Top Tips for Thanksgiving with Atrial Fibrillation
Thanksgiving is just around the corner. You are excited because you’ll have some time off work and can spend time with your family and friends, but you may also feel concerned that your AFib will act up. Luckily, there are a few things you can do.
For some people, AFib will never cause a problem. For others, complications can lead to serious health issues such as strokes or heart attacks. Don’t ignore the warning signs of these things. If you experience dizziness, very low energy, troubles breathing, the feeling that your heart is often skipping a beat or chest pain, see your doctor right away.
Use Technology to Your Advantage
It’s normal to experience more stress during the holidays. You may have some time off work, but there are so many things to do: you may want to cook, and invite people over for dinner. A quick and easy solution is right in your hand – use your phone!
Do you want to cook but feel stressed about how and what menu to choose? There are plenty of easy-to-use apps for that! For example, Chow Thanksgiving Dinner Coach includes nine easy traditional Thanksgiving recipes.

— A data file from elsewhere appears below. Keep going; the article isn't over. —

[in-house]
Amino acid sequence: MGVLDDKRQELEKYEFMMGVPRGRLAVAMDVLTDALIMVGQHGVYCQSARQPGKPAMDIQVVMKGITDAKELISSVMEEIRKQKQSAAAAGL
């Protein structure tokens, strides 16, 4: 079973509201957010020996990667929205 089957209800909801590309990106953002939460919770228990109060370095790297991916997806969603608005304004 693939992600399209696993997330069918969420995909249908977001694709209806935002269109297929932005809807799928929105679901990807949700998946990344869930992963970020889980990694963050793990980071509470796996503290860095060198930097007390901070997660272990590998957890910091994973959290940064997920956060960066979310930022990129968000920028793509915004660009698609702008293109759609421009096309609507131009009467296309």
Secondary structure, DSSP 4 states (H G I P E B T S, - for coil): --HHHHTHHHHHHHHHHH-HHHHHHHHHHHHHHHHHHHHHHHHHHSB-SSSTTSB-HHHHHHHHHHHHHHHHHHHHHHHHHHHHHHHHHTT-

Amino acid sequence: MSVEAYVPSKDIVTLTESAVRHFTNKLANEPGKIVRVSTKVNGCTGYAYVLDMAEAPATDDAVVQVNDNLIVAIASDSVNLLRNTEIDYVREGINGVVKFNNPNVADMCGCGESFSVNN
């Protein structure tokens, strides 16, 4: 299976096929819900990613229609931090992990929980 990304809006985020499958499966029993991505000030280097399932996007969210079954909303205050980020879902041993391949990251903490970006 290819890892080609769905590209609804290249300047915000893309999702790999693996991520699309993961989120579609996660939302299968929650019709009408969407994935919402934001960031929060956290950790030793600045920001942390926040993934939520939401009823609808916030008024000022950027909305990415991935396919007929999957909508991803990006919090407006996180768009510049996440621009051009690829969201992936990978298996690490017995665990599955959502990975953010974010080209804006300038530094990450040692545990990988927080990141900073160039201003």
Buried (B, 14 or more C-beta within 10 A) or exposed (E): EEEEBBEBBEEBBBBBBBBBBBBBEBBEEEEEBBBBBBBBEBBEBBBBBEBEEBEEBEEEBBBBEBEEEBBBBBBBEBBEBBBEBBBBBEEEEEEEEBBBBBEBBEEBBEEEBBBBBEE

There are also plenty of smartphone apps for AFib that can help you out during your party. Do you want to keep your guests entertained with a game at your party? Use the Turkey Hunt Thanksgiving Dinner app or Word Spree: Thanksgiving Lite app. Are there any kids of the party? They will love the Thanksgiving Match app.
You need to eat healthy most of the time – a low sugar, low salt, low saturated fat, low calorie, clean diet is important to manage AFib, as well as preventing diabetes and high blood pressure. It may be a bit harder, but not impossible to stick to your healthy choices during Thanksgiving.
Turkey is a good choice of lean meat, just be sure to choose turkey breast versus other parts of the bird. Make sure you have some vegetables on the side, as well. The sweets can be tempting, but don’t overdo it. – have small portions when it comes to cake and cookies, and complete your dessert with fruits, nuts and seeds.
A glass or two of wine are okay if your condition is stable, but don’t drink to excess, as it can cause heart rhythm disturbances. The same rule applies to coffee and other drinks that contain caffeine - drink them in moderation.
Remember Your Meds
Take your medication as prescribed and always have some extra doses in your purse or coat pocket, just in case you are away from home for longer than expected.
Also keep in mind that anticoagulant drugs can interfere with some foods. For example, if you take the drug warfarin, it can interact with alcohol, green tea, mango and soy products. You doctor likely gave you the list of foods you should avoid while taking certain drugs. If you go to a party, make sure you ask the host about the ingredients used in the menu.